Within the play Hamlet there exist many puns and phrases, which have a double meaning. Little plays on words which tend to add a bit of entertainment to the dialogue of the play. These forked tongue phrases are used by Shakespeare to cast an insight to the characters in the play to give them more depth and substance. However, most importantly, these phrases cause the reader or audience to think. They are able to show a double meaning that not all people would pick up on, which is the purpose of the comments.
Little is known about Shakespeare’s life, other than he was a great playwright whose works serve to meld literary casts for ages to come. This was his occupation, he wrote and directed plays to be performed. This was his sole form of income that we know of, it was his way of putting the bread on the table. If people did not like what Shakespeare wrote, then he would not earn any money. If the people didn’t like what they saw, he became the starving artist. Shakespeare wrote these dialogues in such a manner as to entertain the Nobility, as well as the peasants.
The Shakespearean theater is a physical manifestation of how Shakespeare catered to more than one social class in his theatrical productions. These Shakespearean theaters have a unique construction, which had specific seats for the wealthy, and likewise, a designated separate standing section for the peasants. This definite separation of the classes is also evident in Shakespeare’s writing, in as much as the nobility of the productions speak in poetic iambic pentameter, whereas the peasants speak in ordinary prose. Perhaps Shakespeare incorporated these double meanings into the lines of his characters with the intention that only a select number of his audience were meant to hear it in either its double meaning, or its true meaning. However, even when the tragic hero, Hamlet’s, wordplay is intentional, it is not always clear why he uses it. To confuse or to clarify? Or to control his own uncensored thoughts? The energy and turmoil of his mind brings words thronging into speech, stretching, over-turning and contorting their implications. Sometimes Hamlet has to struggle to use the simplest words repeatedly, as he tries to force meaning to flow in a single channel.
To Ophelia, after he has encountered her in her loneliness, “reading on a book,” he repeats five times, “Get thee to a nunnery;” varying the phrase very little, simply reiterating what was already said by changing “get” to “go.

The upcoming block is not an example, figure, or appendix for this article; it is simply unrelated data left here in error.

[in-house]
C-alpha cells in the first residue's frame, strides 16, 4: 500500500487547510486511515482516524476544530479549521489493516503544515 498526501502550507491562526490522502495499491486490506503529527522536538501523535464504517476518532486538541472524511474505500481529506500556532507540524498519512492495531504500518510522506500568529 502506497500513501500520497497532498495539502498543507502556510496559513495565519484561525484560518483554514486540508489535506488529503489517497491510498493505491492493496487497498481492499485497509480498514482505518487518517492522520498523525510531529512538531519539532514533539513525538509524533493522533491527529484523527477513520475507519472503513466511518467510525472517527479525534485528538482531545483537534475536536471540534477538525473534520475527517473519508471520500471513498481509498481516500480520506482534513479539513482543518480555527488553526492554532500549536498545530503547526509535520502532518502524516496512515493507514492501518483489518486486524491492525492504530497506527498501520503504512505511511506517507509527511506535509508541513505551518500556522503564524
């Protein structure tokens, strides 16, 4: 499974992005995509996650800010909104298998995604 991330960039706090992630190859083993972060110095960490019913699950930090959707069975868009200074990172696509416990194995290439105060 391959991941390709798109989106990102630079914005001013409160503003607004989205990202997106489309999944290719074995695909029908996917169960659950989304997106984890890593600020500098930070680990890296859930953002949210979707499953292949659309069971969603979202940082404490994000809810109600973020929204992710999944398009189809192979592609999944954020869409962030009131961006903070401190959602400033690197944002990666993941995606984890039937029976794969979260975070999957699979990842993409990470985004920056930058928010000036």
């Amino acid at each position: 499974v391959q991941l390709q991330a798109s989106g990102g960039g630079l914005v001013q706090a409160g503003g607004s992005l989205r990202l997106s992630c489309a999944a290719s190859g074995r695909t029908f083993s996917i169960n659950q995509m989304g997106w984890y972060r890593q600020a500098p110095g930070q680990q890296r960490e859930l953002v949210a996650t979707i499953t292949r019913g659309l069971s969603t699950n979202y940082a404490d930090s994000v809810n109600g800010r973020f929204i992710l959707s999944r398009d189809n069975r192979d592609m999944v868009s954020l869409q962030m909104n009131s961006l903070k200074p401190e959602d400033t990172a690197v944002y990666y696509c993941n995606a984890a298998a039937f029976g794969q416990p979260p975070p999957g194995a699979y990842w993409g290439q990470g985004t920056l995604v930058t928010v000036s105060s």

Hamlet’s Minor Characters
Hamlet’s Minor Characters
Hamlet It is reasonable to wonder what Shakespeare had in mind while writing Hamlet. After all, Shakespeare wasn’t a philosopher or historian, or even a literary critic. He was a playwright. He didn’t leave us critical essays examining his work. It is left to us to examine his work and decide for ourselves, if we care to, what Shakespeare was thinking. Did he know that he was writing a drama of deep psychological significance, a play which would eventually be viewed and read the world over, produced many times over hundreds of years, taught in schools, and thought of as one of the world’s greatest plays? I, for one, imagine him crossing the “t” in the last word of the play, putting down his pen, and saying “I hope it runs a year.”
Yet Hamlet is an extremely complex play. To appreciate the imagination which went into the creation of this tragedy, let’s first delve into what is putatively Shakespeare’s most complex tragedy, King Lear. Lear has three daughters: Cordelia, who is faithful and unappreciated by Lear, and Regan and Goneril who receive everything at his hands and betray him. These themes of misplaced love and filial betrayal are mirrored in the subplot of the play, the relationship between the Earl of Gloster and his two sons, Edmund, who is supported and approved by Gloster and betrays him, and Edgar, who unjustly becomes a fugitive from his father’s wrath. The mirror is whole. In it we view Cordelia’s reflection and see Edgar, while Regan’s and Goneril’s reflections, which are of one face, show us Edmund.
In the main plot of Hamlet, Hamlet’s father has been murdered. Hamlet swears revenge, but feign’s madness and delays. In the subplot, the chamberlain, Polonius, is murdered by Hamlet. One of Polonius’s children, Laertes, swears revenge, while the other, his daughter Ophelia, goes mad. Here, the mirror is cracked. Hamlet’s reflection is splintered. We see one part of him, his revenge motive, in Laertes’ action, and we see his pretended madness in Ophelia’s piteous condition. More than this, Hamlet’s image is dimmed compared to those of his counterparts. Hamlet speaks of revenge, but procrastinates; Laertes instantly raises and army and attacks the kingdom, but he must be satisfied over his father’s murder. Hamlet only acts mad; Ophelia’s madness is too real.
Besides production, full-house ticket sales, and royalties-the playwright’s typical goals, what was Shakespeare reaching for?